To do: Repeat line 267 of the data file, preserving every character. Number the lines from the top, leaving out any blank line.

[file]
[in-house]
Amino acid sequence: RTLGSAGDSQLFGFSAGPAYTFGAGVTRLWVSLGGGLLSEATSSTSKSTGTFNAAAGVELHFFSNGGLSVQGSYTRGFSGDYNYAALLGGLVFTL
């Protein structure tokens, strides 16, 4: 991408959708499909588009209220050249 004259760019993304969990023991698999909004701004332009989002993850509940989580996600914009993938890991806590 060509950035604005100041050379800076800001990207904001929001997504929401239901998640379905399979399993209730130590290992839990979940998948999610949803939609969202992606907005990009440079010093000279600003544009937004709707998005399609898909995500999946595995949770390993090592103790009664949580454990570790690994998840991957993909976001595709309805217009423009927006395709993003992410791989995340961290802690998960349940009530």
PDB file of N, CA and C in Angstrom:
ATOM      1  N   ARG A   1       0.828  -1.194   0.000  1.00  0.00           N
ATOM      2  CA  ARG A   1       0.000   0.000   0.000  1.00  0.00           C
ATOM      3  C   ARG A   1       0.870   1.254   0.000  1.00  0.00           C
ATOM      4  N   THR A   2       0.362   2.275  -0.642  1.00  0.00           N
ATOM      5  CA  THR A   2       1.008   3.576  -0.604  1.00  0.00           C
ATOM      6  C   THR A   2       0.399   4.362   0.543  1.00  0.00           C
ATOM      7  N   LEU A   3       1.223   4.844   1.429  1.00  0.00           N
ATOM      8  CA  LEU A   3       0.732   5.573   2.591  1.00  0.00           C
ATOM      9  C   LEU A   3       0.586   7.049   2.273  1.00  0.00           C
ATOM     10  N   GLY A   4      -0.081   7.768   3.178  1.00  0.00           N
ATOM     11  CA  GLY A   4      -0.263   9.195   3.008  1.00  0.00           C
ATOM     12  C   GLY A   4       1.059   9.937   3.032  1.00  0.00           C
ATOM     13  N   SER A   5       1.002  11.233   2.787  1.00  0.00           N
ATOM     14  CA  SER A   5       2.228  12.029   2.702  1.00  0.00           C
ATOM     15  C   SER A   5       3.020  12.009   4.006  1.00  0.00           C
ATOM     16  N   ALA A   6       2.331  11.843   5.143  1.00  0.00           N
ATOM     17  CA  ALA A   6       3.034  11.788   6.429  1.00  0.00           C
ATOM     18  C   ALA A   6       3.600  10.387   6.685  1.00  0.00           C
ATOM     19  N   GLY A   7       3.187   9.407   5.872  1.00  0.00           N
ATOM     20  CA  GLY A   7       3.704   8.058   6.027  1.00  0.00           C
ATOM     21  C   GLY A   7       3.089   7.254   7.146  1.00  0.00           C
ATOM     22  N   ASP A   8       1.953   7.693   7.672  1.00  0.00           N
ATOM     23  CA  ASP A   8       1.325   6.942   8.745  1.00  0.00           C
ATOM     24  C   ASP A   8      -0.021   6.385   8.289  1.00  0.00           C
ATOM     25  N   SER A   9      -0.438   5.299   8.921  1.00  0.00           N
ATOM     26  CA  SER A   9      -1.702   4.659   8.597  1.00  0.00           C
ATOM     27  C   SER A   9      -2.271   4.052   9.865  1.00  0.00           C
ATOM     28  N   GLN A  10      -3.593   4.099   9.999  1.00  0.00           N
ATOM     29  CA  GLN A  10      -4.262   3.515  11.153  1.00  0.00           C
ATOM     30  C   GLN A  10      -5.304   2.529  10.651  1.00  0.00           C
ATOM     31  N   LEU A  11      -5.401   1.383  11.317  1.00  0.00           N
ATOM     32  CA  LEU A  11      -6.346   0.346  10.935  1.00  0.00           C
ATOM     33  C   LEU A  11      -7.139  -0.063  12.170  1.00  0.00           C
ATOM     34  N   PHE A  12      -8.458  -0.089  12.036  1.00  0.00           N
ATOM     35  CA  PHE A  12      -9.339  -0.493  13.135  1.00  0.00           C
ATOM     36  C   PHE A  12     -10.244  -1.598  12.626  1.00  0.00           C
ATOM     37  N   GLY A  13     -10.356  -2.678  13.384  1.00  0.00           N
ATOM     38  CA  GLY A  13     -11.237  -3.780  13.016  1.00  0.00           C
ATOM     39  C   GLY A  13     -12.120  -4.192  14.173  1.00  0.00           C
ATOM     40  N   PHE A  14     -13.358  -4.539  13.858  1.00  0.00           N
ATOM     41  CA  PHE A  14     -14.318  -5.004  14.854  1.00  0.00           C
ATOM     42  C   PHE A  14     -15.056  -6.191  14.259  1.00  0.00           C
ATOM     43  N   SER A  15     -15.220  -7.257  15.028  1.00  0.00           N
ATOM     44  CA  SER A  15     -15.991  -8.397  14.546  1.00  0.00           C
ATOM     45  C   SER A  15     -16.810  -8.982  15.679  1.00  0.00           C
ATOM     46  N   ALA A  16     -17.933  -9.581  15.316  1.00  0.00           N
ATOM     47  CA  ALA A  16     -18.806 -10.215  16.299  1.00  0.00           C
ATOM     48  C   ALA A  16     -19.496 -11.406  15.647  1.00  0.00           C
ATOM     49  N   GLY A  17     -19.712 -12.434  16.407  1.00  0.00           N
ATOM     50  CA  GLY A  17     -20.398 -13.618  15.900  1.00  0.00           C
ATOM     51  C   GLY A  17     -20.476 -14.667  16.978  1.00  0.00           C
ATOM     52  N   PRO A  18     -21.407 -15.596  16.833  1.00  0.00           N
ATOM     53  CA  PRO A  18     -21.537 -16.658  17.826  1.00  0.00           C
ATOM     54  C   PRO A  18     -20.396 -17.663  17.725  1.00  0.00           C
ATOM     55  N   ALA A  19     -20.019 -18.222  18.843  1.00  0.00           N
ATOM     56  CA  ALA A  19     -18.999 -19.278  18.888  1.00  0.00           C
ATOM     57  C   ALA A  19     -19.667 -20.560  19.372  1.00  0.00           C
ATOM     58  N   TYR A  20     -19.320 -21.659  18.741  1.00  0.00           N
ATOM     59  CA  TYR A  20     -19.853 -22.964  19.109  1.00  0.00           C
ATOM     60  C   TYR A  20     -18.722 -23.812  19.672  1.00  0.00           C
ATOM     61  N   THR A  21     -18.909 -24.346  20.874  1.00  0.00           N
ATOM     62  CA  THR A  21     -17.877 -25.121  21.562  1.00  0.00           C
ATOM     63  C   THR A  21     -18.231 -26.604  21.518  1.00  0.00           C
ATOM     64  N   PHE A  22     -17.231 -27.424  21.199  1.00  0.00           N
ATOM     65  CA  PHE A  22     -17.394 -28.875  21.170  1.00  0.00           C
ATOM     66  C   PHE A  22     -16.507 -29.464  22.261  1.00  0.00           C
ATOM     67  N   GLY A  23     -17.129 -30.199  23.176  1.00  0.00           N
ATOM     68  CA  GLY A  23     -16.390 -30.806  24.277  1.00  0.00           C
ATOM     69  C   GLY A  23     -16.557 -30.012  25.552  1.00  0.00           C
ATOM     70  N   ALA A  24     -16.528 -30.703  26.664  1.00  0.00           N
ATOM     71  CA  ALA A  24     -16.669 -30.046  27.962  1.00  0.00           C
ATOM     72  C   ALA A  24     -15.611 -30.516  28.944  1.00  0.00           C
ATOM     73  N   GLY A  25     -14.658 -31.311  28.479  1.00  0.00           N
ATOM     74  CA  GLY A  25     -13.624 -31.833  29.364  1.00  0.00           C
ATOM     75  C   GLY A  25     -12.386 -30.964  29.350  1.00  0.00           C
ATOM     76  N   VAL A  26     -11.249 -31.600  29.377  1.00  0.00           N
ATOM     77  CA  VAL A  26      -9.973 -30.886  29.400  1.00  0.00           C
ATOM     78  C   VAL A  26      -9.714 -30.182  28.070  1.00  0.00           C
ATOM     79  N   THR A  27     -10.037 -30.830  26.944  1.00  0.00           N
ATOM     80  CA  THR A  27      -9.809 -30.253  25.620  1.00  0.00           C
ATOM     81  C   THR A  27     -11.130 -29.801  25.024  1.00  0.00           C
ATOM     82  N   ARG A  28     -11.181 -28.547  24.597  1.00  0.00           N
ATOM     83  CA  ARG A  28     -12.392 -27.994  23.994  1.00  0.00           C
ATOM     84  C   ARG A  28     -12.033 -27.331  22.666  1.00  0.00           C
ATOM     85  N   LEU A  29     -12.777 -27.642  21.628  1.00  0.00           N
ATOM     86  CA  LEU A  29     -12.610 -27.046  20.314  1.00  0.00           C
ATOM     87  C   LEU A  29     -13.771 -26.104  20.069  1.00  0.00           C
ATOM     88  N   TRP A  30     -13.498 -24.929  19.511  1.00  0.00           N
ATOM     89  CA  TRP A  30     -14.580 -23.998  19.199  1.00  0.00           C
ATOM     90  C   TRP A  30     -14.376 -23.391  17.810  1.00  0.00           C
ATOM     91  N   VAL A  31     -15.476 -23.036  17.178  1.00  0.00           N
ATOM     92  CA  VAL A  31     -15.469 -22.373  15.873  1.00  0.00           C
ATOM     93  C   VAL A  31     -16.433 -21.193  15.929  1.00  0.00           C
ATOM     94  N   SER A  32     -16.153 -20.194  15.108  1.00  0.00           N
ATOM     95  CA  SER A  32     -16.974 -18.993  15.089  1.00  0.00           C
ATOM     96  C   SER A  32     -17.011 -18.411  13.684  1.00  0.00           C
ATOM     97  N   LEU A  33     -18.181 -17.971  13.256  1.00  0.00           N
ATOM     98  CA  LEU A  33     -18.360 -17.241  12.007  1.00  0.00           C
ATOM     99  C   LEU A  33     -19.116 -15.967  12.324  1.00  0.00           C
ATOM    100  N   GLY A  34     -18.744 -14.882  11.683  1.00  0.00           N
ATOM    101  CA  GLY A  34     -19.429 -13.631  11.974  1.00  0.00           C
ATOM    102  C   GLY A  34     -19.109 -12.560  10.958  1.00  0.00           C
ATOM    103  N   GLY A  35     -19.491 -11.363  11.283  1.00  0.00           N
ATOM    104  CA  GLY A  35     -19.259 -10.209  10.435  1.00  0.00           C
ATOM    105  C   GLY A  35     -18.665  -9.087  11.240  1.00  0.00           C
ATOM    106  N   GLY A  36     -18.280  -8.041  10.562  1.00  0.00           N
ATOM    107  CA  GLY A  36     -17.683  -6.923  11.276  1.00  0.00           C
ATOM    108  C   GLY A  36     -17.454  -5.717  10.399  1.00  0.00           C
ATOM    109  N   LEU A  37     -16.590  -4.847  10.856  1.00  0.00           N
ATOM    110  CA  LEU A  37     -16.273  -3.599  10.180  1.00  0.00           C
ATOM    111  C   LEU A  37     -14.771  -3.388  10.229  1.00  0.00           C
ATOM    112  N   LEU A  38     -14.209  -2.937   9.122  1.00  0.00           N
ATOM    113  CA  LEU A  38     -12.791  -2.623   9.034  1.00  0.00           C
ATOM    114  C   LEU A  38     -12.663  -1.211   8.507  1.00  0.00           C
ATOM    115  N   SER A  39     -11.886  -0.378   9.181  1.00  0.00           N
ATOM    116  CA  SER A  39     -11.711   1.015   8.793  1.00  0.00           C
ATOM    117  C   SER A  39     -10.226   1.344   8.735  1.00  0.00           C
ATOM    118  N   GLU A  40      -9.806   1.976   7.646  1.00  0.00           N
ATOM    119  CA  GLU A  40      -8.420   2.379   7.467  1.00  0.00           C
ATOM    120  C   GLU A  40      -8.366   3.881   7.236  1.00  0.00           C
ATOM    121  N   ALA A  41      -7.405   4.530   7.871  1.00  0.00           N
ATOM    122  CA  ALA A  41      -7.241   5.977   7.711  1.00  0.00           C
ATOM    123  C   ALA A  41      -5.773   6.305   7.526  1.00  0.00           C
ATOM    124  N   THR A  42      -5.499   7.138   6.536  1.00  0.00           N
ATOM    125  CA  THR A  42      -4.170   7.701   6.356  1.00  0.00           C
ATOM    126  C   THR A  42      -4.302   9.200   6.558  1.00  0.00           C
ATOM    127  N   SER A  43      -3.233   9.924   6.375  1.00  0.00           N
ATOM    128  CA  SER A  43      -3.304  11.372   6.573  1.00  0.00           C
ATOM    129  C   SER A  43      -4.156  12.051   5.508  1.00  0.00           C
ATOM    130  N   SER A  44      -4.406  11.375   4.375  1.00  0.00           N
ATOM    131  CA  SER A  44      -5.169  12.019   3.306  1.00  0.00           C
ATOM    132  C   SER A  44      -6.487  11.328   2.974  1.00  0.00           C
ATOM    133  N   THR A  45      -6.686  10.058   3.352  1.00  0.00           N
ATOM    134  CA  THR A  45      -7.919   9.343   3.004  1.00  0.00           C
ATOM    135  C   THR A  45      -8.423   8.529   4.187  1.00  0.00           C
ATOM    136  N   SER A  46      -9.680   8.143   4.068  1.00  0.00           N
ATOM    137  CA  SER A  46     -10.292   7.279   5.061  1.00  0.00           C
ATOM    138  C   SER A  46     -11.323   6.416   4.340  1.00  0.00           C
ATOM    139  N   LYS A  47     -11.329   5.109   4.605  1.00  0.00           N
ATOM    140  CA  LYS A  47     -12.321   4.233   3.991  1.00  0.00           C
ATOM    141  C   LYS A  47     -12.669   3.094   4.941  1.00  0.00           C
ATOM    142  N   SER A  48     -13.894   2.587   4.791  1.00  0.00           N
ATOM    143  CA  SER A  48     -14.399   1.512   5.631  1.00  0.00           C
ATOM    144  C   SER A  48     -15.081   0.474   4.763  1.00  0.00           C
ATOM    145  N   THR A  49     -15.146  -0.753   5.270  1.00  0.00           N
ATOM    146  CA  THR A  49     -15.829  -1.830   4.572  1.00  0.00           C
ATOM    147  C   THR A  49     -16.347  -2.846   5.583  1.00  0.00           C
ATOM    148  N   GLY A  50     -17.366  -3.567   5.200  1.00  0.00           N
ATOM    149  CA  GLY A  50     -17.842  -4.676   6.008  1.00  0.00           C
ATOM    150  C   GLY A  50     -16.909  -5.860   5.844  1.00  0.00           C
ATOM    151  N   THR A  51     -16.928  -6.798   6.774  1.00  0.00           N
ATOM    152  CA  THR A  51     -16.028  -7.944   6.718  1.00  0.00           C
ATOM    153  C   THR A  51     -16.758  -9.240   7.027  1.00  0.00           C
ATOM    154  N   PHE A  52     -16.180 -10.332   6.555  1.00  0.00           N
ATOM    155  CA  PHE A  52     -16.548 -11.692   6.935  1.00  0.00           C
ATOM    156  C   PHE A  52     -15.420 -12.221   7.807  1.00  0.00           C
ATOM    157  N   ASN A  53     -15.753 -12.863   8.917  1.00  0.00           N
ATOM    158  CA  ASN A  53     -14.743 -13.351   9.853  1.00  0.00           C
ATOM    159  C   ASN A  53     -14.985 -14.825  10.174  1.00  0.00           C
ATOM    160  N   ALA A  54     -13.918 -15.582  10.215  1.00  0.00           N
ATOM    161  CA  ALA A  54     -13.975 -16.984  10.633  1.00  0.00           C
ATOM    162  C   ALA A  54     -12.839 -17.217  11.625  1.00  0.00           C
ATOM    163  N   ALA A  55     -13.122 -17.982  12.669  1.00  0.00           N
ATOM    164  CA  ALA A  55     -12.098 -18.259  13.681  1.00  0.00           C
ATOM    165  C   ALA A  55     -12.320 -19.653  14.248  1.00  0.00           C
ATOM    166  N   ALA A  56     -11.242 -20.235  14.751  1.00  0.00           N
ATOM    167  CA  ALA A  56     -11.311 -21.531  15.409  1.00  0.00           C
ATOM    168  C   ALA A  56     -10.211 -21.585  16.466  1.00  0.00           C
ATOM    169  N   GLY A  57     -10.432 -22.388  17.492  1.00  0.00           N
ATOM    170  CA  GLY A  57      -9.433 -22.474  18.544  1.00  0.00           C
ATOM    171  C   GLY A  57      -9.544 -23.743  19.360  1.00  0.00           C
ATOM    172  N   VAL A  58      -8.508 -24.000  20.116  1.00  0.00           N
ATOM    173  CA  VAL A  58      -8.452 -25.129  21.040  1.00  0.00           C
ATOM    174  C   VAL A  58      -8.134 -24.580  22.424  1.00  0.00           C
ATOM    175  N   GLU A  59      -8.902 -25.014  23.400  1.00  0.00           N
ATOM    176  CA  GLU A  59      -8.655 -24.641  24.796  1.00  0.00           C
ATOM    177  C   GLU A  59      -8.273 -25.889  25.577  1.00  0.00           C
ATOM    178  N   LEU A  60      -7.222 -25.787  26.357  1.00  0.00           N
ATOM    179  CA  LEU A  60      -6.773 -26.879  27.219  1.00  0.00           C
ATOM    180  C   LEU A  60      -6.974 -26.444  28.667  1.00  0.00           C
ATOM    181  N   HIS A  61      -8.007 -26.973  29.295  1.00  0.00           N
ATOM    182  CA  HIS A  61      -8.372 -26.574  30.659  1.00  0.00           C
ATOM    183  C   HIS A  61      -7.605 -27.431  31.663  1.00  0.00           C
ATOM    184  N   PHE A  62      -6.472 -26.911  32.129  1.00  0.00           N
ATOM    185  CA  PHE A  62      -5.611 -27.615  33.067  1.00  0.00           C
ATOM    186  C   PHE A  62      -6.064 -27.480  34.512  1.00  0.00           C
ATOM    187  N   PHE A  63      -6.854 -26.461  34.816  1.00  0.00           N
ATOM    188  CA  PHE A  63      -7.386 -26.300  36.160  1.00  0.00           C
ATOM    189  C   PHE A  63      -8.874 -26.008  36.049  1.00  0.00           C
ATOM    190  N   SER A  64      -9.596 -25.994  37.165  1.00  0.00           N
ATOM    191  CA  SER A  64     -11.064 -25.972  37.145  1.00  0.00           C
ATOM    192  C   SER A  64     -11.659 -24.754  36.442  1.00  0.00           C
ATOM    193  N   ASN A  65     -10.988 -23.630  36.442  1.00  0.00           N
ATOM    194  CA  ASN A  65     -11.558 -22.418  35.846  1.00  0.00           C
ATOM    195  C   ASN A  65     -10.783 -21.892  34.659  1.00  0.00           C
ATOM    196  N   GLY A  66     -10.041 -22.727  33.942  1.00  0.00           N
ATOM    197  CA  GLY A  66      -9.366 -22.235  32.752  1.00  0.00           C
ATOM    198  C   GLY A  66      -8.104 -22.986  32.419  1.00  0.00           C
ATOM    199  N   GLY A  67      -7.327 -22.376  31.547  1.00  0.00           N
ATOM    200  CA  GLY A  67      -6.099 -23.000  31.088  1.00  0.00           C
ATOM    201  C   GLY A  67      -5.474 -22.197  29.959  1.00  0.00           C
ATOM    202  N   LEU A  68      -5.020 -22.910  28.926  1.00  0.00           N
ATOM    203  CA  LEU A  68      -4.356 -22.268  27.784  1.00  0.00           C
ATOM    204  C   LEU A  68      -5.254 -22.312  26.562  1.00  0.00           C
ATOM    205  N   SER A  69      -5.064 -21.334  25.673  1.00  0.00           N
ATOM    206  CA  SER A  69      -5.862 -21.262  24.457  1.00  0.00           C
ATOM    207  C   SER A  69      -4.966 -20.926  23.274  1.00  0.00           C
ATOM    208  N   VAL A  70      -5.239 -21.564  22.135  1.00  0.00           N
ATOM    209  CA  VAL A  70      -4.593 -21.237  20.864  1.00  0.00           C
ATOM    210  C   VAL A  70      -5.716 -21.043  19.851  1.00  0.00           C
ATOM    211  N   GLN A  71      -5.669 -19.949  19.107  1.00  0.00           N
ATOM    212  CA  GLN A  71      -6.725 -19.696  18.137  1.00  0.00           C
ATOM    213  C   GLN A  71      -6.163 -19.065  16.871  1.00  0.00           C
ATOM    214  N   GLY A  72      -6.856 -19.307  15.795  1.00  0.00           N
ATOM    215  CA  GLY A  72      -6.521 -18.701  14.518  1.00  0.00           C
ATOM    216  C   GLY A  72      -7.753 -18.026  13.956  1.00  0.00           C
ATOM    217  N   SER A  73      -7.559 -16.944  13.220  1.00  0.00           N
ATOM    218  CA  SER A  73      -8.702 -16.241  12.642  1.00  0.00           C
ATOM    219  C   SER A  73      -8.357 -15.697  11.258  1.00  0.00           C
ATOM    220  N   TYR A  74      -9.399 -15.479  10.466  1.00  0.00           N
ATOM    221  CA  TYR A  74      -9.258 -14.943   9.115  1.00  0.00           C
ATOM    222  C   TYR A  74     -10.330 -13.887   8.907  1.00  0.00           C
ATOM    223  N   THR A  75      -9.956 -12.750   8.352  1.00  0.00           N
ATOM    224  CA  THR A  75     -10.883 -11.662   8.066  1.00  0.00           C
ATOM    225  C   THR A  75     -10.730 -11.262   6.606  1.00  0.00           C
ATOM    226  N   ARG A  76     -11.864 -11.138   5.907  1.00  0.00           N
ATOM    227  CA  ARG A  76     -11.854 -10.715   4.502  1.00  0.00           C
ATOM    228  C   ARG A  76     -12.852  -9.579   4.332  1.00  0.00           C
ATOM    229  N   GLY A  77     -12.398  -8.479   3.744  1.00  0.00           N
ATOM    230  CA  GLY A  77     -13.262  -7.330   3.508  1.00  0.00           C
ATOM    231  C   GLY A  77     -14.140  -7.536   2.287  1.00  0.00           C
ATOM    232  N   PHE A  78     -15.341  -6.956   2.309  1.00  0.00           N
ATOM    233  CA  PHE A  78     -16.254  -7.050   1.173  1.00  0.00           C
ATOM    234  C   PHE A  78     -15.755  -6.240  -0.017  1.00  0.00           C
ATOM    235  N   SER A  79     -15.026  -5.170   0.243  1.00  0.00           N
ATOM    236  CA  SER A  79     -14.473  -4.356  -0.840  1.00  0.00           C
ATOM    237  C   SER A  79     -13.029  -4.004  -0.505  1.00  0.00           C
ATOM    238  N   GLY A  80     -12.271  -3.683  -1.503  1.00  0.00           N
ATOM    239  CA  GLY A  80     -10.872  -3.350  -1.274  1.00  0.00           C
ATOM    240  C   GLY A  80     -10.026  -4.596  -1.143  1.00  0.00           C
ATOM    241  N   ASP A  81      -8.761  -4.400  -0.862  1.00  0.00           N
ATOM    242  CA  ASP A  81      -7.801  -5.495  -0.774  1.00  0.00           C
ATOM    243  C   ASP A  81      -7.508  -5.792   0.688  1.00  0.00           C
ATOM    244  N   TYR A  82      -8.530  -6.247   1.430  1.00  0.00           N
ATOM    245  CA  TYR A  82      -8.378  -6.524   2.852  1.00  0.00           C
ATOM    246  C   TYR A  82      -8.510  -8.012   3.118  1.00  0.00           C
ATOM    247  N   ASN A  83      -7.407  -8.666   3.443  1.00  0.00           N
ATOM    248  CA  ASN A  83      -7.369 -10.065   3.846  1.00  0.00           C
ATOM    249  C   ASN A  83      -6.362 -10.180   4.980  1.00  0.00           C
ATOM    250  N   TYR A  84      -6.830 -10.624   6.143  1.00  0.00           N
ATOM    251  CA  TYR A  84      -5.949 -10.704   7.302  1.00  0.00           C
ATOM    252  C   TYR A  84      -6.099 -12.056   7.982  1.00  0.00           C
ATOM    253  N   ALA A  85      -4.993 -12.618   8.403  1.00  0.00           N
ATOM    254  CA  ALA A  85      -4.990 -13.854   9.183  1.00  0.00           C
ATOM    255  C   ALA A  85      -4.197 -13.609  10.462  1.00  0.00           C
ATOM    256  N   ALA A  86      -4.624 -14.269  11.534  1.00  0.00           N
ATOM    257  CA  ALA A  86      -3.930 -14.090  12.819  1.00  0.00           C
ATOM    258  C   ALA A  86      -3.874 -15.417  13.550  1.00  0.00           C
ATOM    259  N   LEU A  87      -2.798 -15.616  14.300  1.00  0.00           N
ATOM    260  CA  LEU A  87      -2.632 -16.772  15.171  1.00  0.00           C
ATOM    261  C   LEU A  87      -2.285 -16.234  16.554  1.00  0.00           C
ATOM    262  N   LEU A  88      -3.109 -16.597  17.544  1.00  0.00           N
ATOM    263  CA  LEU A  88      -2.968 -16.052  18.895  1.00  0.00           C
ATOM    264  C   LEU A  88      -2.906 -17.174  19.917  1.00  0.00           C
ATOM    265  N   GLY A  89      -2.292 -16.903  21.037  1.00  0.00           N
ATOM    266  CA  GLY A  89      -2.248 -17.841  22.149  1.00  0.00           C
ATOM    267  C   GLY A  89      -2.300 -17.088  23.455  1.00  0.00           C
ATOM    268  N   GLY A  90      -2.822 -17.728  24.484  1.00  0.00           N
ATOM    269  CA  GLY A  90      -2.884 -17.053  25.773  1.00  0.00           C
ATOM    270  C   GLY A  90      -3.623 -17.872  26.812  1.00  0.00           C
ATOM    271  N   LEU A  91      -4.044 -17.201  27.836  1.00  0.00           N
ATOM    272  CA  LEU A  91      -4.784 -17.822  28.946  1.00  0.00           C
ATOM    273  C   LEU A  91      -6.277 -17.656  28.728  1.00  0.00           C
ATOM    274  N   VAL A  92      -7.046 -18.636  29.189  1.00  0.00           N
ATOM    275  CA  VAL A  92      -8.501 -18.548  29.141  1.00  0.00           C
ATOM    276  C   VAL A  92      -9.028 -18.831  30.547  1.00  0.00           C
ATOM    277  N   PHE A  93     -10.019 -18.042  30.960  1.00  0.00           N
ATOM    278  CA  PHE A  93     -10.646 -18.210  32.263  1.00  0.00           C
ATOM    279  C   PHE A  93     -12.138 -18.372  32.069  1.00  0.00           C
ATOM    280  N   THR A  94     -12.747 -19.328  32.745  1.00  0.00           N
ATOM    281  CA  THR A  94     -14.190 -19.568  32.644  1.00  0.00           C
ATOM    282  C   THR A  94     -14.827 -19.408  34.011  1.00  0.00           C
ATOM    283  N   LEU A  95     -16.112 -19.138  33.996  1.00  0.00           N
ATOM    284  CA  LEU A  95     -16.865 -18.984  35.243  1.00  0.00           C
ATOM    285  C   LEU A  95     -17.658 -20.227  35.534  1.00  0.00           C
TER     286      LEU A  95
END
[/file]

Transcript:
ATOM    263  CA  LEU A  88      -2.968 -16.052  18.895  1.00  0.00           C